Managing incident response is an important task for any IT or security manager, making a plan of action for staff to follow in the event of cyber attacks or security breaches and using the tools at your disposal to mitigate any risks. To assist with this sort of planning, two main approaches and technologies have emerged - autonomous incident response and security orchestration.
While both approaches aim to make life easier for IT security staff and to improve security for big and small businesses alike, they differ in their approach. Automation of security seeks to cut out the human element of system defence by, obviously, automating tasks and acting autonomously in response to attacks and reports. Security orchestration, on the other hand, aims to bring technology and security staff together to streamline incident response, making the most of the benefits of both automated reporting and human decision making.
Security expert Bruce Schneier compares the two approaches to modern military thinking, where a huge effort in data gathering, surveillance and automation has lead to a much more intelligence-led approach to operations. Schneier notes, however, that despite the enormous amount of data now collected and processed by military forces around the world, ground troops and human resources are still vital - and the same, he claims, applies to the IT and security industries.
Supporting orchestration over automation, he suggests that as good as automation and reporting might get, there is currently no substitute for the flexibility and ingenuity of human staff. Autonomous security report generation, much like gathering extensive battlefield data, is useful at times, but it still requires trained staff to act upon it for the best possible results.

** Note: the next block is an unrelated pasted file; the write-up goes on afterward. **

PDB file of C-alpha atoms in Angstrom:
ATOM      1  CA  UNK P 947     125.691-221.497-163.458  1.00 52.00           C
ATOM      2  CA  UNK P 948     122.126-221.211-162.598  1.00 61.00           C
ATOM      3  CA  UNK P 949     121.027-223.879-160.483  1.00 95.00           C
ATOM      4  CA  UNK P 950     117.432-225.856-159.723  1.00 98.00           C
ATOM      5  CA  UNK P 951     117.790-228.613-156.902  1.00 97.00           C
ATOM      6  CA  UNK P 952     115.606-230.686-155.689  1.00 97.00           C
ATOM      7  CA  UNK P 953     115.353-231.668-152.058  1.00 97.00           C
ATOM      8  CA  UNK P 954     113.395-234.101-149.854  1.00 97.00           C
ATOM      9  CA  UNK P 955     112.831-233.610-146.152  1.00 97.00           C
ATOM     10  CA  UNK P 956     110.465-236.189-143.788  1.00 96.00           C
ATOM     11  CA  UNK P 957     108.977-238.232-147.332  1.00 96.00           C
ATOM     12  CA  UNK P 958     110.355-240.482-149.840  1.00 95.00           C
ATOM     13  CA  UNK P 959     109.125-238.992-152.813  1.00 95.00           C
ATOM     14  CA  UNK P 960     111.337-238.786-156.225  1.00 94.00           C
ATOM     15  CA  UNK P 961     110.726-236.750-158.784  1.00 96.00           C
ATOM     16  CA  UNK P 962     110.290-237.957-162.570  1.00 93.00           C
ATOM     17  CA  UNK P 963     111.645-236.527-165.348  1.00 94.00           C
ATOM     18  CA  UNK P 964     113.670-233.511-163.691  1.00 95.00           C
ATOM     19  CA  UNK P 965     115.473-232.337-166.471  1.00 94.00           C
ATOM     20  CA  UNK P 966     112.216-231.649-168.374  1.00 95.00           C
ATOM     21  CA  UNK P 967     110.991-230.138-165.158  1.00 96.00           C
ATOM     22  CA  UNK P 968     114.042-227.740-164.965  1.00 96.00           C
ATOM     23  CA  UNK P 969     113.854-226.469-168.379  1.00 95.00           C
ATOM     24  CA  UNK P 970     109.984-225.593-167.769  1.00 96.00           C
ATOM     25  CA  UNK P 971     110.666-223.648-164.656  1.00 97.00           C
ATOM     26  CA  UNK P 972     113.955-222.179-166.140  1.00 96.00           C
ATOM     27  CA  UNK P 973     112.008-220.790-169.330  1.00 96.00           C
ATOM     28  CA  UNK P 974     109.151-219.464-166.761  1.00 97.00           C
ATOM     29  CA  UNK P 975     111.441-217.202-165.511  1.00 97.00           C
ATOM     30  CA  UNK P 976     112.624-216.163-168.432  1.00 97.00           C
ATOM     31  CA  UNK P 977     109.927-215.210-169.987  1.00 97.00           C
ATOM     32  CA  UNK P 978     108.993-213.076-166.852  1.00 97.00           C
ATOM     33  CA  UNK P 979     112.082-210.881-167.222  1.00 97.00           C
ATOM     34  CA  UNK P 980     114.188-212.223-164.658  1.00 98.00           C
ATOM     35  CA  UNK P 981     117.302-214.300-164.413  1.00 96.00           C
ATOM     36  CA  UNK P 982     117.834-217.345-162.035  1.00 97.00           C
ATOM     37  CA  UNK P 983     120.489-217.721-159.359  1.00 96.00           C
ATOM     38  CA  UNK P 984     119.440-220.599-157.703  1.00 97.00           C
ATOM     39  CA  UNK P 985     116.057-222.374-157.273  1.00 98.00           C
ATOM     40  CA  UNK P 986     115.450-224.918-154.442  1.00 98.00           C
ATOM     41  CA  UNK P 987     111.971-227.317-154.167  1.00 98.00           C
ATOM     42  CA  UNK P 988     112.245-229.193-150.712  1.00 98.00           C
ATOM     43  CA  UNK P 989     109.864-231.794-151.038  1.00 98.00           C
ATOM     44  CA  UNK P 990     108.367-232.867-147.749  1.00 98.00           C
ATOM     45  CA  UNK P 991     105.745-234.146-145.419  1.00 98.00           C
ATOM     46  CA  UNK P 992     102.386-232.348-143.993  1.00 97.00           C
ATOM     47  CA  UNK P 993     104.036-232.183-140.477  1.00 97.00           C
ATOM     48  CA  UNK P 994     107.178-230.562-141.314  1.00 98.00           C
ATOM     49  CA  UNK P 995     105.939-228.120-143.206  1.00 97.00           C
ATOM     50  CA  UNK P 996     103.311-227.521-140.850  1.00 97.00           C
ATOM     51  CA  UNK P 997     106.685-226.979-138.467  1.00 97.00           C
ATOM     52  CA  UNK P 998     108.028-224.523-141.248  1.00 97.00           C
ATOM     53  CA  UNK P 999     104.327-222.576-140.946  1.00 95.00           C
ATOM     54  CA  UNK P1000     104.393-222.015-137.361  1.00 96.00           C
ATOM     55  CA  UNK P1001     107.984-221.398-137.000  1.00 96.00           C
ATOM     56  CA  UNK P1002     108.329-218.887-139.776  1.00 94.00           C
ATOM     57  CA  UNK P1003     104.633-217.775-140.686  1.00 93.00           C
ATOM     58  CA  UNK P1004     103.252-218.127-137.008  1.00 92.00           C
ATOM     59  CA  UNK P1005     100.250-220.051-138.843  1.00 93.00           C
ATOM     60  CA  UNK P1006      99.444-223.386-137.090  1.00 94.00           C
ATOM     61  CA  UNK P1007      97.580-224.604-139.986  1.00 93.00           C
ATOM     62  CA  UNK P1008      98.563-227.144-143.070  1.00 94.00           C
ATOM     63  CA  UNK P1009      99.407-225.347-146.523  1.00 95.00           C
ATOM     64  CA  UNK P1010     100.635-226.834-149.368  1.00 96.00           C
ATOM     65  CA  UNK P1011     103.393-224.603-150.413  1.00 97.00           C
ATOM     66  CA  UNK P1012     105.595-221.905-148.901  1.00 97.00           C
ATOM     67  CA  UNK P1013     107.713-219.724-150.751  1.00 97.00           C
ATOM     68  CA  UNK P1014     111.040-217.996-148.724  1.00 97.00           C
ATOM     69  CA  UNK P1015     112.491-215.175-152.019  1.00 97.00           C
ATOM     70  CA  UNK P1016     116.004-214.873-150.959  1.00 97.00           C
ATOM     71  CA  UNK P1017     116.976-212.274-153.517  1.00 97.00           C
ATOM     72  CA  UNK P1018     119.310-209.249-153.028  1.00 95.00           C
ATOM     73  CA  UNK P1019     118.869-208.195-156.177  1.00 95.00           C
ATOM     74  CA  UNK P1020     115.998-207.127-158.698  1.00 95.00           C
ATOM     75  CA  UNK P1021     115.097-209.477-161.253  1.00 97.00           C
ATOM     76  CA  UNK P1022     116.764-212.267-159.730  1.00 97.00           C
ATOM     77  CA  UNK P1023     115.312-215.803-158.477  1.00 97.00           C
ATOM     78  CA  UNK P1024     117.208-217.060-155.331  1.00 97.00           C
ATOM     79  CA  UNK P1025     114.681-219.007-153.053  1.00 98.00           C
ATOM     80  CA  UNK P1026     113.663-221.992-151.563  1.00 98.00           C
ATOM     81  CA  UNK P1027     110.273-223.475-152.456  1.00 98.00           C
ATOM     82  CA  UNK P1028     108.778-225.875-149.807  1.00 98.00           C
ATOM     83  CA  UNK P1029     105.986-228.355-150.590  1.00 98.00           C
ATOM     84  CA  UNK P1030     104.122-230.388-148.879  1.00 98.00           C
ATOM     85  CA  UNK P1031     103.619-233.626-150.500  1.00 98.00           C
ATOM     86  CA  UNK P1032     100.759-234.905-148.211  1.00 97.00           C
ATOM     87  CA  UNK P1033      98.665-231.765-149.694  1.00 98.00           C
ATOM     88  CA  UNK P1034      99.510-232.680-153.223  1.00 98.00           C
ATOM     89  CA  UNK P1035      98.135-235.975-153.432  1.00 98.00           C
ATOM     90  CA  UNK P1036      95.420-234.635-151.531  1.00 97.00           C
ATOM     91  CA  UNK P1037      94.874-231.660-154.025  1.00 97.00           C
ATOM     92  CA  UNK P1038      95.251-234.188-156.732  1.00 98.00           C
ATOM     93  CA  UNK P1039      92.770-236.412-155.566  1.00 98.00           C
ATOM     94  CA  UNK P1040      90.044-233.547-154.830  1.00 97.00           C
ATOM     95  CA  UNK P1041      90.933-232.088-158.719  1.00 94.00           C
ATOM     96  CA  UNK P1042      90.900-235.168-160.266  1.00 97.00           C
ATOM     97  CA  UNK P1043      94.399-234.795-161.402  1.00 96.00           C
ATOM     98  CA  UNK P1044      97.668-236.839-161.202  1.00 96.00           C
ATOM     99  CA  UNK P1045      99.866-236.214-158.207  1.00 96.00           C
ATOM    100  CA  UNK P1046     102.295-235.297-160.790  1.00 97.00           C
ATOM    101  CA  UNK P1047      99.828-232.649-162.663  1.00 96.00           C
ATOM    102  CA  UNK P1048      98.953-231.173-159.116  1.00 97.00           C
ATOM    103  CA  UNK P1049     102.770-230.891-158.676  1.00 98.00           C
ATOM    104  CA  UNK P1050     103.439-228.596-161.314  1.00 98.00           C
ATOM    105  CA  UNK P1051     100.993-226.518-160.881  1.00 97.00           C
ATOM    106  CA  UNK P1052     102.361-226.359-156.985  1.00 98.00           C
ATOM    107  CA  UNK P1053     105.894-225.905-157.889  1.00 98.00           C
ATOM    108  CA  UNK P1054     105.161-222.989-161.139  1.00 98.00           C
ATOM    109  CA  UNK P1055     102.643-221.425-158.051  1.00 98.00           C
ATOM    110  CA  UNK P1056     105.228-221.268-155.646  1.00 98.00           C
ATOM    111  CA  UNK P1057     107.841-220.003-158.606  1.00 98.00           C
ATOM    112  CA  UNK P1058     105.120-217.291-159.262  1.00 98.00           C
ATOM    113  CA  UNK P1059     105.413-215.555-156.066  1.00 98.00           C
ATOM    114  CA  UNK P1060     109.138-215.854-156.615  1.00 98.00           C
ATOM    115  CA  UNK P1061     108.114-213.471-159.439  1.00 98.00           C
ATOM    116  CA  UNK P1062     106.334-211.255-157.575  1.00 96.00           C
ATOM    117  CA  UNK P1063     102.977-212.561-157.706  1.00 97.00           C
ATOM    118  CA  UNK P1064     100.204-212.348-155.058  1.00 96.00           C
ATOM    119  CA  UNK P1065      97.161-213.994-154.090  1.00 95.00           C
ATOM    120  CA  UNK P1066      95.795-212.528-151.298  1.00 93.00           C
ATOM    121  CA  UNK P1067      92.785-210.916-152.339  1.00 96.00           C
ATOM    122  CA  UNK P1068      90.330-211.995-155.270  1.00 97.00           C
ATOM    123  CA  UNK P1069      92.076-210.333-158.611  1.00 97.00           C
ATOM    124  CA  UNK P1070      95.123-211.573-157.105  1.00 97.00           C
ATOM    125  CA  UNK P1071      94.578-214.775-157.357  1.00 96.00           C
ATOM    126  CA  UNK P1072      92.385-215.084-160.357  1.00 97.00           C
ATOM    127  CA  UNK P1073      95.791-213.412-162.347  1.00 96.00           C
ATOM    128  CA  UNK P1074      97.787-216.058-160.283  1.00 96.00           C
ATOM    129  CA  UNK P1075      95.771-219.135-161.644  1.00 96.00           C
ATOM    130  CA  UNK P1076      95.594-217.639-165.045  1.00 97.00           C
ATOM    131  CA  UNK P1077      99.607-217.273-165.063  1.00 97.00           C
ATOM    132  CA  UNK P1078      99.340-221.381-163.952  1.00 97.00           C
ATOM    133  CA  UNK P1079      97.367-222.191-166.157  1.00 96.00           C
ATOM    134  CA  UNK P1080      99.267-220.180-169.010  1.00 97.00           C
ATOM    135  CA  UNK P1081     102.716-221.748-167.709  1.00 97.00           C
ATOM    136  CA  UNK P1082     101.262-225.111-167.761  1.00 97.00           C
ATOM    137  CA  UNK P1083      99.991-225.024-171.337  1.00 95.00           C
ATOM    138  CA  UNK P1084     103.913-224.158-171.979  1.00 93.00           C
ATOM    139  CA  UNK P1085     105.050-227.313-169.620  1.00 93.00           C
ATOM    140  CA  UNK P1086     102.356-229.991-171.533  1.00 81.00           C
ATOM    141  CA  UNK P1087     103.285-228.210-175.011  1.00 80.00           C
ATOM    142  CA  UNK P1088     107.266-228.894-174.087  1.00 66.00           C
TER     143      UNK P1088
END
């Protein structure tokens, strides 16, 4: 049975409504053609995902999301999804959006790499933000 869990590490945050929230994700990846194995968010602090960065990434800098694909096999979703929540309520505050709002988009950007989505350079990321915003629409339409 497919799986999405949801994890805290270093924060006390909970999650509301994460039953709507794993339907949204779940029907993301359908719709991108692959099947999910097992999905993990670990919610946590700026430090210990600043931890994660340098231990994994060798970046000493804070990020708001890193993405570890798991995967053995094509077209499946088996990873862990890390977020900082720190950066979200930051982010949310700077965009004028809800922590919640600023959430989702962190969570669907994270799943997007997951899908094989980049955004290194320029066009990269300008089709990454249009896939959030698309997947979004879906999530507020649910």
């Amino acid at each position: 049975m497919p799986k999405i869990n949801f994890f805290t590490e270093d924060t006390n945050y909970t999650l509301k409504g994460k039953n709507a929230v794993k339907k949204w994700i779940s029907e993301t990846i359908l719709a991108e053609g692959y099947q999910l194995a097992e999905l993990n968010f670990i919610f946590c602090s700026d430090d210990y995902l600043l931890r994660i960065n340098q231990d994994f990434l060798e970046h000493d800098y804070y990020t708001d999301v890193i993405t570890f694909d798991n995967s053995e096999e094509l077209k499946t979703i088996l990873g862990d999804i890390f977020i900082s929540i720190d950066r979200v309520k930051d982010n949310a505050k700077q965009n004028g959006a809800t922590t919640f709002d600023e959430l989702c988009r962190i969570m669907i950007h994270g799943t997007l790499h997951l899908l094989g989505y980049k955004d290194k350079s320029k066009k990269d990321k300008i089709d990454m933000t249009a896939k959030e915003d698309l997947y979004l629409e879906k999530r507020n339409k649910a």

Orchestration makes the most of these human skills by bringing together automated tools and reports to provide risk information exactly when and where it is needed. Incident response is a vital part of system security, and while automation can be extremely useful in targeting individual threats, orchestration provides the tools to enable staff to tackle diverse and ongoing issues.
While proper security orchestration will look different for each organisation, it broadly follows a set pattern. Typically, the tools in use by a business’s IT team gather information about threats and weaknesses, autonomously produce reports and then deliver these reports to security analysts. With the proper information in hand, analysts should then be able to alert the correct people to help stop attacks, take actions to protect data, and inform system users of what actions they need to take in the future.
Oliver Friedrichs, founder of an orchestration startup, describes the approach as "a layer of connective tissue" between technology and security teams, with orchestration tech being able to speed up and improve incident response efforts. Rather than replacing existing staff with entirely automated systems, staff can instead be empowered to make better use of the tech at their disposal.
Friedrichs and others have predicted a rapid expansion in the use of security orchestration in the coming years, particularly following the increase in high-profile cyber attacks that have forced IT teams to look again at their precautions. By making use of security orchestration in your organisation, you can put your IT support staff and security analysts in the best position to help them tackle attacks long into the future.